Behind the Headlines

Monday March 30 2009

In experiments, people who played action games had better CSF

“Forget carrots, playing video games helps you see in the dark,” reported The Independent. It said that research suggests that a person’s nighttime vision gets better after playing action games. The newspaper said that scientists have found that games involving aiming and shooting can significantly improve the ability to “see objects in twilight conditions, when colours fade into different shades of grey”. It continued that playing video games could be just as effective as contact lenses, glasses or surgery in improving visual 'contrast sensitivity' - the ability to distinguish objects that do not stand out clearly against their background.

This small study found that regular players of action games had better contrast sensitivity than non-gamers, and suggests that playing video games can improve this ability. As a treatment for poor eyesight generally though, gaming is unlikely to replace conventional approaches in the near future.

Where did the story come from?

The research was carried out by Doctor Renjie Li and colleagues from the University of Rochester in New York and Tel Aviv University in Israel. The work was funded in part by grants from the US National Institutes of Health, the James S McDonnell Foundation, the Office of Naval Research and the Israel Science Foundation. The study was published in the peer-reviewed medical journal Nature Neuroscience.

What kind of scientific study was this?

This observational study looked at an element of vision called contrast sensitivity function (CSF), which is the ability to see things that do not stand out from their background.

This study compared the CSF of expert action video game players (defined as someone who plays five hours of action video games per week during the past six months) with non-action game players of the same age and gender. The researchers were interested in whether there were differences in the contrast sensitivity of video game players, i.e. their ability to detect small increases in shades of grey. The researchers wanted to test if playing video games could improve a person’s ability to detect objects that are not clearly outlined and that do not stand out from their background.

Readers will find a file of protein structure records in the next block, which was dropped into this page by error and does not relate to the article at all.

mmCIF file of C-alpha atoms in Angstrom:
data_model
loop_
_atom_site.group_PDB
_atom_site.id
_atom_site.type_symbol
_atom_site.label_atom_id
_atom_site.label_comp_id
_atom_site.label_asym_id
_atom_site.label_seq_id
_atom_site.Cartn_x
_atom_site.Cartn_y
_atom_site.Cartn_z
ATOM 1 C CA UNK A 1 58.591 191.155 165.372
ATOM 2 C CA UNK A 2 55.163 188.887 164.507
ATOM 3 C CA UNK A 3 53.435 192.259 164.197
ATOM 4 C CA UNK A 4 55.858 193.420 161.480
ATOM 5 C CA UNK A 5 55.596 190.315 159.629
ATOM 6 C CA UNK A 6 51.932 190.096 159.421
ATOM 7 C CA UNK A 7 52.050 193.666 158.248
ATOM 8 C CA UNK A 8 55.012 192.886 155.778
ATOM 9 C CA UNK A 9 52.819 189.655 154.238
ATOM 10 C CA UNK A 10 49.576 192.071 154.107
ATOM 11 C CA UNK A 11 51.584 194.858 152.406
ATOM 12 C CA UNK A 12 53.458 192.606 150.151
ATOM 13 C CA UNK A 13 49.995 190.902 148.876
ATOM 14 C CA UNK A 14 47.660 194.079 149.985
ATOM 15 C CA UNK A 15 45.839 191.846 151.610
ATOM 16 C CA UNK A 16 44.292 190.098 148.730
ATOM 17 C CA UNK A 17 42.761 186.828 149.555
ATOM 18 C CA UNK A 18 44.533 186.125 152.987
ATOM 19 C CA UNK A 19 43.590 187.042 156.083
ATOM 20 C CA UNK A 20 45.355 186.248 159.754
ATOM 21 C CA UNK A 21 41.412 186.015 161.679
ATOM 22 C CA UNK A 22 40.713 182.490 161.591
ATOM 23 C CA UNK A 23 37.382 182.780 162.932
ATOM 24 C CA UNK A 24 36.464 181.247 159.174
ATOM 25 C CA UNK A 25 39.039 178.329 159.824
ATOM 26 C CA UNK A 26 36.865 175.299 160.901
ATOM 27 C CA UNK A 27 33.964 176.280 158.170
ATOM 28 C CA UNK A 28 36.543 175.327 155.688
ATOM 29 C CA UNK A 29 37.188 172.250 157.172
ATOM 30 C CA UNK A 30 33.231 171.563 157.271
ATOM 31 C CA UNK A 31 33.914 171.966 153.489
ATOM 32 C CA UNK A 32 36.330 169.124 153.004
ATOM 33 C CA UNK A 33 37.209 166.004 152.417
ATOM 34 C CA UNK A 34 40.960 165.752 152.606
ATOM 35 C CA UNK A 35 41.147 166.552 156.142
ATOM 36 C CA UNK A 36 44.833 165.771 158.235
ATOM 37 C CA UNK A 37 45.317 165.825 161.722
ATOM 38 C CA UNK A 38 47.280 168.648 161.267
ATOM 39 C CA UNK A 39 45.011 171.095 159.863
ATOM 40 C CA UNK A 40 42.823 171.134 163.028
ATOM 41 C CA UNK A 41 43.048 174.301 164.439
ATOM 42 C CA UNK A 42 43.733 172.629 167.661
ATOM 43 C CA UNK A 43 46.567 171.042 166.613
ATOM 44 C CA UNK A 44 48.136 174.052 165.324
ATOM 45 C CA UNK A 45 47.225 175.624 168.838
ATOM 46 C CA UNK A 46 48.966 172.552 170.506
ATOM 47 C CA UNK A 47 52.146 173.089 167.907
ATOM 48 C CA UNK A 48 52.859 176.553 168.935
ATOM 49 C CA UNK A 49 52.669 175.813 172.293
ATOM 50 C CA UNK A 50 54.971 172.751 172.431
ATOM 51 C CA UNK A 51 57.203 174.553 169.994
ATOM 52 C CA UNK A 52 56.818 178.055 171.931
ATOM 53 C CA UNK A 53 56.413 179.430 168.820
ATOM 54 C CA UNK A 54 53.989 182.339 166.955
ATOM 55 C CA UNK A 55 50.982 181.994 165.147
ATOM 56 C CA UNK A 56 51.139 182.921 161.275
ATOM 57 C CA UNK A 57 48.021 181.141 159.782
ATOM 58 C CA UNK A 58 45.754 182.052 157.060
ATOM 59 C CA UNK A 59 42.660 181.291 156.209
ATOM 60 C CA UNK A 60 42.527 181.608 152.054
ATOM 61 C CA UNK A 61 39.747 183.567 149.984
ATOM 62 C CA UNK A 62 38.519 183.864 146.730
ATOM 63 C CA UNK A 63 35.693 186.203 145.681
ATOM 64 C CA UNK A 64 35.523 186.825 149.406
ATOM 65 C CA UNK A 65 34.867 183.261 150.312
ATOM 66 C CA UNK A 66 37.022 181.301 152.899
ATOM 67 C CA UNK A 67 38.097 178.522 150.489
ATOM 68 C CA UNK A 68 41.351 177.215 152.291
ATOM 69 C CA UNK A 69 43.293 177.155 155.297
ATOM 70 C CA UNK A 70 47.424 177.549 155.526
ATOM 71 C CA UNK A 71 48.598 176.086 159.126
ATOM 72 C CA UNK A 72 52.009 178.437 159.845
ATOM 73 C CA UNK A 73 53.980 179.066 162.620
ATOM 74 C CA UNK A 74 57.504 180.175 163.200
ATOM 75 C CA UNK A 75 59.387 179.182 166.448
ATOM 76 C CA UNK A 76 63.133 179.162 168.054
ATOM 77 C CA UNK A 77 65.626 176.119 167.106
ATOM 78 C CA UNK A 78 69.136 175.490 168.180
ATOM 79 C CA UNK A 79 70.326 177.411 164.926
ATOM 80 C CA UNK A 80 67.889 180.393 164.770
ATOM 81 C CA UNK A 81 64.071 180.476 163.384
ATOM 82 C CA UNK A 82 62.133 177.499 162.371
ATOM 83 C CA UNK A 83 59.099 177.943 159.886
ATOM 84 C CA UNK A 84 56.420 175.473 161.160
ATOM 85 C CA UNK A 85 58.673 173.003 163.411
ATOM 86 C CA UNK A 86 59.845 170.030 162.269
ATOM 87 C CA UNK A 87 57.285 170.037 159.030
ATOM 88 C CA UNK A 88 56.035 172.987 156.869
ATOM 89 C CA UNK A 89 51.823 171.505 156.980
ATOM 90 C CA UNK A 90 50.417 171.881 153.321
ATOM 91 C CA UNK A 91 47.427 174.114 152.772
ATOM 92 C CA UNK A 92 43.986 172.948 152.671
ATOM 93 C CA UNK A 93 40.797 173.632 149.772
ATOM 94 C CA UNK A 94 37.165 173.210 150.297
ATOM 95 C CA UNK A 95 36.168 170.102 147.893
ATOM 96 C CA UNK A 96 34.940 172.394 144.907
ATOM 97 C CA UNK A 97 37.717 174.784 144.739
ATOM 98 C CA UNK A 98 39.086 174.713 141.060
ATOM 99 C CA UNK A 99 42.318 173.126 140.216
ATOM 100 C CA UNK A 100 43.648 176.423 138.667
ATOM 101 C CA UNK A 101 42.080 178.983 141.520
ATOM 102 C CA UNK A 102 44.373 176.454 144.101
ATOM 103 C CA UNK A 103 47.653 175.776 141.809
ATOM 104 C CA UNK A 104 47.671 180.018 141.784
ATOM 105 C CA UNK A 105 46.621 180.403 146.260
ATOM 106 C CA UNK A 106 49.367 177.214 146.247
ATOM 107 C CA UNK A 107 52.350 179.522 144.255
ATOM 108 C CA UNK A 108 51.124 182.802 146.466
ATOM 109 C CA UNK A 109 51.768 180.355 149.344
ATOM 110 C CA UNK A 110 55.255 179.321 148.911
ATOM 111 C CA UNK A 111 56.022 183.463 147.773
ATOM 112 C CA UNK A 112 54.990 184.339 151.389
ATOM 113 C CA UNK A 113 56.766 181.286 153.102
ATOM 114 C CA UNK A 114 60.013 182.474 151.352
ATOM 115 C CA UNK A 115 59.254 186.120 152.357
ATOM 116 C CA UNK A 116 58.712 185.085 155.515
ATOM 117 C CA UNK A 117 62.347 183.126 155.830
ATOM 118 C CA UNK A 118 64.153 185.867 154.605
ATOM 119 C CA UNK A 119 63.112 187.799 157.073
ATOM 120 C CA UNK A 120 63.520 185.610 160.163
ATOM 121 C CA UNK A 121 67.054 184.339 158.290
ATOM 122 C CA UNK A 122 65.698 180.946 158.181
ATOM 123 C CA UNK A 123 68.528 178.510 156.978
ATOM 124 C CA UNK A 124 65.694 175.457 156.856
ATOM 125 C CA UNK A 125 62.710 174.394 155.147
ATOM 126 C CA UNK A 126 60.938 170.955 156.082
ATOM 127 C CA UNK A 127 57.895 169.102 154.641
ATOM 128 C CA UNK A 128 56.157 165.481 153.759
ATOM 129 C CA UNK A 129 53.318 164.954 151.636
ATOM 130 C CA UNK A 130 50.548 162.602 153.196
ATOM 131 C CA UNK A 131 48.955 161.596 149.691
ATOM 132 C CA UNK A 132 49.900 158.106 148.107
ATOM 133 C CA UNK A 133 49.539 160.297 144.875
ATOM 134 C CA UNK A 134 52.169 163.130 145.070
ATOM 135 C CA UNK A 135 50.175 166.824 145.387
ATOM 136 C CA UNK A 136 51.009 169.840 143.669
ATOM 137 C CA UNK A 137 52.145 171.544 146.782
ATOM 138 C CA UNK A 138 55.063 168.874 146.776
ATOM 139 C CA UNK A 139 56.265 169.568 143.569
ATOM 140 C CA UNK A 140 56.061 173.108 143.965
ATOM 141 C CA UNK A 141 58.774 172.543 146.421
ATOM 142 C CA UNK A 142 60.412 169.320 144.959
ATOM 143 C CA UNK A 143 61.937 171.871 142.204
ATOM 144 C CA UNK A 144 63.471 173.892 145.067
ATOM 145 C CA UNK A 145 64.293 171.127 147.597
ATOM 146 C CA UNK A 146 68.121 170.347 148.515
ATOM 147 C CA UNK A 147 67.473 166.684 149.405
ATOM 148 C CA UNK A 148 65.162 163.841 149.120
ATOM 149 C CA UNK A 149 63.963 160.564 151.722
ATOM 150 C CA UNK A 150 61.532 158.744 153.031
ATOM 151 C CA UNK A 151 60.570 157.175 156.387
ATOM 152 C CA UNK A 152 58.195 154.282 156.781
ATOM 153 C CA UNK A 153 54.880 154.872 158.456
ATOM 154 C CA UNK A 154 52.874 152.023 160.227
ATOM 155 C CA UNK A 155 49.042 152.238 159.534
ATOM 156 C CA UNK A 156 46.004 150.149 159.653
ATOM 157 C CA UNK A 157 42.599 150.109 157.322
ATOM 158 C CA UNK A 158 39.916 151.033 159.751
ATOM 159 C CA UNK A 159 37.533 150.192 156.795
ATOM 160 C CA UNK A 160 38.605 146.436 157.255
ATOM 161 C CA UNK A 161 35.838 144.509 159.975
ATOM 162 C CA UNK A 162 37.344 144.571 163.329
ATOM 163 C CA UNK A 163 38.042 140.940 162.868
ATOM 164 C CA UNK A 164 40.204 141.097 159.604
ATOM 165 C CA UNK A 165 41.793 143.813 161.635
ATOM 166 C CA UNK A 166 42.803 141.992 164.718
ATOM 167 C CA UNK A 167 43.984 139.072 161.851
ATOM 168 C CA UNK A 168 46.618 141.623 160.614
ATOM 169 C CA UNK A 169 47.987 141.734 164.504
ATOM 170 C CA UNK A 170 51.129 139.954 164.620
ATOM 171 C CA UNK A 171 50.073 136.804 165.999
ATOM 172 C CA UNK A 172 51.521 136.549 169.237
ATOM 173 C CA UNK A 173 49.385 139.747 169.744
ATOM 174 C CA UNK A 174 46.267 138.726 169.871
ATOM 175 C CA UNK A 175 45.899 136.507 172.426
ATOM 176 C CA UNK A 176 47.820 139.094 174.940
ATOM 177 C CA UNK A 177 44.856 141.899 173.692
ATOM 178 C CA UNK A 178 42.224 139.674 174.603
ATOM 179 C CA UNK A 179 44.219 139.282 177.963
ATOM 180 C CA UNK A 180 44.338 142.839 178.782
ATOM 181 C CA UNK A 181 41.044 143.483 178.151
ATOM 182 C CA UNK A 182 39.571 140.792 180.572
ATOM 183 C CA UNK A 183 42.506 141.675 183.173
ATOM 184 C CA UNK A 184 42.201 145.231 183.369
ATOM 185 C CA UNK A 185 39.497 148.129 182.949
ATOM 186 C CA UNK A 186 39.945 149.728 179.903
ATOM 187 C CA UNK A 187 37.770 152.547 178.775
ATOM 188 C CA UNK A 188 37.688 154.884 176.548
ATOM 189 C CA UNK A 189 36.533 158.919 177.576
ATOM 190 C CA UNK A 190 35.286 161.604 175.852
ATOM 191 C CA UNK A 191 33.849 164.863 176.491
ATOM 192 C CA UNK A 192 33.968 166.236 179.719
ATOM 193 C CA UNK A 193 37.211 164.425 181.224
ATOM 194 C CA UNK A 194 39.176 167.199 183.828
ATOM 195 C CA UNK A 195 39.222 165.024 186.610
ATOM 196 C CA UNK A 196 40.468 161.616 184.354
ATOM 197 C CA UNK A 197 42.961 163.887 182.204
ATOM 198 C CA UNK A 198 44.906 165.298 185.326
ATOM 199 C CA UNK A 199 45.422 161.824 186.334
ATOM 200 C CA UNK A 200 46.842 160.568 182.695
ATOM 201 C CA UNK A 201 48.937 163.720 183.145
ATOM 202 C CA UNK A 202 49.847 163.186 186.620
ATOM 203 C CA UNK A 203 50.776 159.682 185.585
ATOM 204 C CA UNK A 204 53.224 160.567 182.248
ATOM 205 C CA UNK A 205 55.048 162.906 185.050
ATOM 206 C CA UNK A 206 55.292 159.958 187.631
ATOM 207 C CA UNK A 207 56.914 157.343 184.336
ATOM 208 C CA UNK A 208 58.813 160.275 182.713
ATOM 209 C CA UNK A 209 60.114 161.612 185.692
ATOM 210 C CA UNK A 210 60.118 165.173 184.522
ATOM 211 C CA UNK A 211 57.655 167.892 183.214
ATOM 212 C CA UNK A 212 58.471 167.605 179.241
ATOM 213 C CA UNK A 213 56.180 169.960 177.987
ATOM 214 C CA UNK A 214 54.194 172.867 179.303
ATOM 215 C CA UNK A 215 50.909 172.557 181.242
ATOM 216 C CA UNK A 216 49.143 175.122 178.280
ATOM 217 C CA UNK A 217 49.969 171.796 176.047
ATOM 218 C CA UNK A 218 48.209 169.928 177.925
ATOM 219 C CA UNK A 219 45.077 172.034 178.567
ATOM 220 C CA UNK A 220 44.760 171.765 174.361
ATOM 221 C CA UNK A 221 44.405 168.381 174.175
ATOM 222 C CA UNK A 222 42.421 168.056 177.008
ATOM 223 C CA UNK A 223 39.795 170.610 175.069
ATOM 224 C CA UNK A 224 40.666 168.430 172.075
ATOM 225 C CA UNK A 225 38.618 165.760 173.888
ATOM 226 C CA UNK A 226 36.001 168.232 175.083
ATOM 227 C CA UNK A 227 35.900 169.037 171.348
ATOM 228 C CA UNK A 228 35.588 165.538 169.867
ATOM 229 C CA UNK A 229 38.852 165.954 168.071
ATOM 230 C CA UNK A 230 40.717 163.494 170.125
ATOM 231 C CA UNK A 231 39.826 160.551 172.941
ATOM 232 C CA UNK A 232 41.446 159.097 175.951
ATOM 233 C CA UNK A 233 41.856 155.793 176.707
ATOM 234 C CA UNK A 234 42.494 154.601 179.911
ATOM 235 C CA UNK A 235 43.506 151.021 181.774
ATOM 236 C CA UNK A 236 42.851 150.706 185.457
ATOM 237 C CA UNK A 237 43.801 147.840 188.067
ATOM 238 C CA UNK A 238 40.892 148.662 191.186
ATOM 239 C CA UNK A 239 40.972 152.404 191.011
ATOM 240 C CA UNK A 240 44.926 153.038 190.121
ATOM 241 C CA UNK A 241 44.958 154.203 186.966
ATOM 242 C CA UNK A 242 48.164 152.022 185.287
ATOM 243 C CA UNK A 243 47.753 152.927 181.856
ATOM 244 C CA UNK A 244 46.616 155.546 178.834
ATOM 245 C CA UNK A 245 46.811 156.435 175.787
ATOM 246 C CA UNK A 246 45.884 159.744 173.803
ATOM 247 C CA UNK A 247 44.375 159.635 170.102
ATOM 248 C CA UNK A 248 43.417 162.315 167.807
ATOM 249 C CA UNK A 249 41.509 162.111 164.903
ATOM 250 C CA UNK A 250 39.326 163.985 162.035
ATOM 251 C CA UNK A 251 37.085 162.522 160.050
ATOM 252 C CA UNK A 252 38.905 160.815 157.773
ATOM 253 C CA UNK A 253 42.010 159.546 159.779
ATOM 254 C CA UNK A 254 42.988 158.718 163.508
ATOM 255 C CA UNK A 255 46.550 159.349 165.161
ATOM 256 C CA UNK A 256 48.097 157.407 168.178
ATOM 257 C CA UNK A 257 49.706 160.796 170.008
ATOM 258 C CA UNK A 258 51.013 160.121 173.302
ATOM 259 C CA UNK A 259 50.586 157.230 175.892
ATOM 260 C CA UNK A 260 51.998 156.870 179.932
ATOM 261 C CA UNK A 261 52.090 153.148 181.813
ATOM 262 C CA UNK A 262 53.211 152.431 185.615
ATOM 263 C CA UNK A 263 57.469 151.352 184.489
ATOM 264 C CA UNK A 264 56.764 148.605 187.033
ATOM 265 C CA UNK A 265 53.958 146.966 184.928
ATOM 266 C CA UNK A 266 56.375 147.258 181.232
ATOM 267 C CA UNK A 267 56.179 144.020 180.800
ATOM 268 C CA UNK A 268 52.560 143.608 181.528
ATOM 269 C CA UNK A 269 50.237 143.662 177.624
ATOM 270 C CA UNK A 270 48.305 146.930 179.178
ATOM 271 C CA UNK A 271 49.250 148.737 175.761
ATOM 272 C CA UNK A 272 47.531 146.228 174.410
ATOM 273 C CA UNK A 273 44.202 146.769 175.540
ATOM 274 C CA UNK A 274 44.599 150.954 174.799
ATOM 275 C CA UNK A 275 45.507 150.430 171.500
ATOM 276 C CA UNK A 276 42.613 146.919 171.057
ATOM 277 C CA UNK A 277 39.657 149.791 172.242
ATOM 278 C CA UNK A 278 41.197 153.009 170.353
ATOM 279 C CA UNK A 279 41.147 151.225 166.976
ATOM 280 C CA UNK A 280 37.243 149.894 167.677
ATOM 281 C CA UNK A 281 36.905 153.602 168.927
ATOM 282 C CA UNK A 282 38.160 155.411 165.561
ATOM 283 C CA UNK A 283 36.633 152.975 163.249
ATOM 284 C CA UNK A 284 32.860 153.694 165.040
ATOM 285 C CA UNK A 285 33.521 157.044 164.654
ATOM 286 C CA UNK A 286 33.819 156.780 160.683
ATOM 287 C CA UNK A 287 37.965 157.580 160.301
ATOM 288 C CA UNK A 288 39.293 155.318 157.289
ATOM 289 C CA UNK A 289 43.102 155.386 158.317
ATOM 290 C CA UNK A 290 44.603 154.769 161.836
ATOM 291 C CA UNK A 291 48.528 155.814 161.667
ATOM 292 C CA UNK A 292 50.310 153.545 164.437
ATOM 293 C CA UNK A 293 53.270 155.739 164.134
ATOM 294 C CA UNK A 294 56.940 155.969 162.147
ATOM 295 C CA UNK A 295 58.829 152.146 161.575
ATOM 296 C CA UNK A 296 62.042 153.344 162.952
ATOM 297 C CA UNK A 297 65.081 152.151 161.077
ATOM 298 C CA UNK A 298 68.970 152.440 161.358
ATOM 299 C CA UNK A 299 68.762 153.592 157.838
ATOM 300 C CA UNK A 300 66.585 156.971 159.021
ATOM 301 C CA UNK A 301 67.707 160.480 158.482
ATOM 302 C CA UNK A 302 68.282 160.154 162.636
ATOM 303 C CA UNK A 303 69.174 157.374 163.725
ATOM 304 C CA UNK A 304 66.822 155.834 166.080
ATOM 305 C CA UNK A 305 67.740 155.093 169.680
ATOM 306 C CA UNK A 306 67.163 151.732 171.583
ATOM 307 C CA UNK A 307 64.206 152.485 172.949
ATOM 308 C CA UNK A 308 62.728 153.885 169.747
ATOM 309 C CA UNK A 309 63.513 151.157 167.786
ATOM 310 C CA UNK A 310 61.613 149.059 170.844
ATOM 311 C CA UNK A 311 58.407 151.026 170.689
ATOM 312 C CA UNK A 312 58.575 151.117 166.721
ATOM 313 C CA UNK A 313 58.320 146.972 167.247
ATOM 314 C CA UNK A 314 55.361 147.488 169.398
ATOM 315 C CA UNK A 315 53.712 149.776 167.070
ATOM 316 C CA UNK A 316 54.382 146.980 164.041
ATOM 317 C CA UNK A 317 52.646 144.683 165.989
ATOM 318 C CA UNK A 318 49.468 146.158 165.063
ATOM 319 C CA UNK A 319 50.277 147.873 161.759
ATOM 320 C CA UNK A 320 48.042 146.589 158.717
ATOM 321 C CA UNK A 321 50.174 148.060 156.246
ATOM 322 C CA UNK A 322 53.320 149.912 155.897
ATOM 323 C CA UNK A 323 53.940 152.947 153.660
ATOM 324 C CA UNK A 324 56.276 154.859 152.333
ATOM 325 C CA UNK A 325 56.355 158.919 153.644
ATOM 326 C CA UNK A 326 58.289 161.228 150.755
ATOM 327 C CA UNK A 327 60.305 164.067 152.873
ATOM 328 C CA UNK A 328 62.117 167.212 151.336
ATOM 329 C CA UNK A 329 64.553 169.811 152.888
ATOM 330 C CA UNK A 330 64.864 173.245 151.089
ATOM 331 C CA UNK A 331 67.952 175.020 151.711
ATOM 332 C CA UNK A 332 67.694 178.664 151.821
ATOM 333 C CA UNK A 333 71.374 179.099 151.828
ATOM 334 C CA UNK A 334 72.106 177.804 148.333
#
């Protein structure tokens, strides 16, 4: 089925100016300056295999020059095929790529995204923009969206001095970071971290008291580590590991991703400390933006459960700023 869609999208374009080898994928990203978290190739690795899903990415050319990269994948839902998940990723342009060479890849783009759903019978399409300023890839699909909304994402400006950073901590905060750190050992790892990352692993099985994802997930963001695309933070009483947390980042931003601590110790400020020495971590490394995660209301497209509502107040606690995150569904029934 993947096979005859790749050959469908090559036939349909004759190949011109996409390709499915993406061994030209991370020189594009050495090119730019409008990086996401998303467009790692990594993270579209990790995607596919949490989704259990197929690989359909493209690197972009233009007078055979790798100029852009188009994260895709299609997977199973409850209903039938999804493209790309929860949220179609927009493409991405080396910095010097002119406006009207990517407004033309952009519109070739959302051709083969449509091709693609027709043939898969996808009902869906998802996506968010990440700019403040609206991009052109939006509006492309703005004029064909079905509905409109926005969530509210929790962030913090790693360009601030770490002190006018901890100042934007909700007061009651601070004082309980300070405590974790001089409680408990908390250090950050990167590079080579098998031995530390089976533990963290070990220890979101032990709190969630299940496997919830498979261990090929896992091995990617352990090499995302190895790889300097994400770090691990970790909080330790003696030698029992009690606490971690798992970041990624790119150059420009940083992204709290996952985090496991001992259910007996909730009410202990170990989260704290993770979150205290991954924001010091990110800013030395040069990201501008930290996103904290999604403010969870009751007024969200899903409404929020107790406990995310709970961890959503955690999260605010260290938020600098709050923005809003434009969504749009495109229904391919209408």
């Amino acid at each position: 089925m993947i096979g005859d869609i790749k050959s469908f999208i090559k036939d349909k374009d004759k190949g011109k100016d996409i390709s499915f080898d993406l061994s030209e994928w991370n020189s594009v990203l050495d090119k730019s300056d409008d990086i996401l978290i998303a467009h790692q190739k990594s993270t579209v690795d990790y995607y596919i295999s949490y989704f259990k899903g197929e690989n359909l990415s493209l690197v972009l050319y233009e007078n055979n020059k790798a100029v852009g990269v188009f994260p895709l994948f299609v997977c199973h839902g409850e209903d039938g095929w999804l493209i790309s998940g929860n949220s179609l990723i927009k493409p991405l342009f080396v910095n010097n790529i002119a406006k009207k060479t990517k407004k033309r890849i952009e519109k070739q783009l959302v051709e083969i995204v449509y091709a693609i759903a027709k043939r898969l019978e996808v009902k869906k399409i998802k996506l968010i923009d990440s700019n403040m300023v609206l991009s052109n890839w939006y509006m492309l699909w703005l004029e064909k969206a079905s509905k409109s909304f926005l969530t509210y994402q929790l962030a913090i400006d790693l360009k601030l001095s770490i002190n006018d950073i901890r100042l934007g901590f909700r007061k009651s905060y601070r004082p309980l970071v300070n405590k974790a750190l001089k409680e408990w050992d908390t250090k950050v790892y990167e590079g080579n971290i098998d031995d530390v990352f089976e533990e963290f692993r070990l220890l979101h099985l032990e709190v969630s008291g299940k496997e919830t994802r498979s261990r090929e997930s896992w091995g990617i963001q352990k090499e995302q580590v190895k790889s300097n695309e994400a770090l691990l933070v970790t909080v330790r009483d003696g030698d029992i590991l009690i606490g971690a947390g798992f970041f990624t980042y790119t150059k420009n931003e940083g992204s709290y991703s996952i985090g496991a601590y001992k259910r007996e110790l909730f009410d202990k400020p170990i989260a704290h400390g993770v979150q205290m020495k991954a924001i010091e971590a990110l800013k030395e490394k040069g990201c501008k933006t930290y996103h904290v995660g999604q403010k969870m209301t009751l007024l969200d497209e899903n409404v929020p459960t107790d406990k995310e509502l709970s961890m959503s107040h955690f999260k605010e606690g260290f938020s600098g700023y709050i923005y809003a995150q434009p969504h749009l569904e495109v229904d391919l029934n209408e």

The researchers report that contrast sensitivity is one of the “main limiting factors in a wide variety of visual tasks” and one that is most easily compromised. They say that changes in the eye do not entirely account for the loss of contrast sensitivity and that the brain must be involved too.

They compared the CSF between action gamers and non-action gamers and then assessed whether intensive training in action computer gaming could improve contrast sensitivity.

The researchers did this by dividing a group of 19 to 29-year-old non-action game players into two groups. One group was asked to play 50 hours over nine weeks of the action games Unreal Tournament 2004 (Atari) and Call of Duty 2 (Infinity Ward). The other group were asked to play The Sims, a non-action game that also requires concentration but no complex visual tasks such as targeting. The participants’ CSF were measured before and after the gaming period. There were six to 13 gamers in each of the groups tested.

What were the results of the study?

The study found that compared to age and gender-matched non-action gamers, those who played action games had better CSF.

In the experiments, those who played the action games had better CSF than those playing SIMS. The group's ability to detect different shades of grey was 43-58% better on average than people who had not played the action games. However, the researchers say these increases were small in terms of the units of contrast sensitivity function measured.

What interpretations did the researchers draw from these results?

The researchers conclude that video games may be a useful complement to the eye correction techniques that are routinely used to improve eyesight. They say it is likely to be most useful for “central deficits” such as amblyopia. This is a condition (also known as lazy eye) that causes poor vision in children and is thought to be caused by underdevelopment of the nerve pathways for vision in the brain.

What does the NHS Knowledge Service make of this study?

This small observational study appears to suggest that playing action games that require complex visual tasks (such as targeting) can improve some aspects of eyesight, notably the contrast sensitivity function.

The researchers suggest that this indicates that playing video games could have potential for improving some conditions such as amblyopia. However, this will need further testing in people with this condition. As a treatment for poor eyesight generally though, gaming is unlikely to replace conventional approaches in the near future.

Analysis by Bazian

Edited by NHS Choices

Links to the headlines

Video games 'can improve vision'. BBC News, March 30 2009

Forget carrots, video games boost night vision. The Independent, March 30 2009

Links to the science

Li R, Polat U, Makous W and Bavelier D. Enhancing the contrast sensitivity function through action video game training. Nature Neuroscience 2009; published online: March 29

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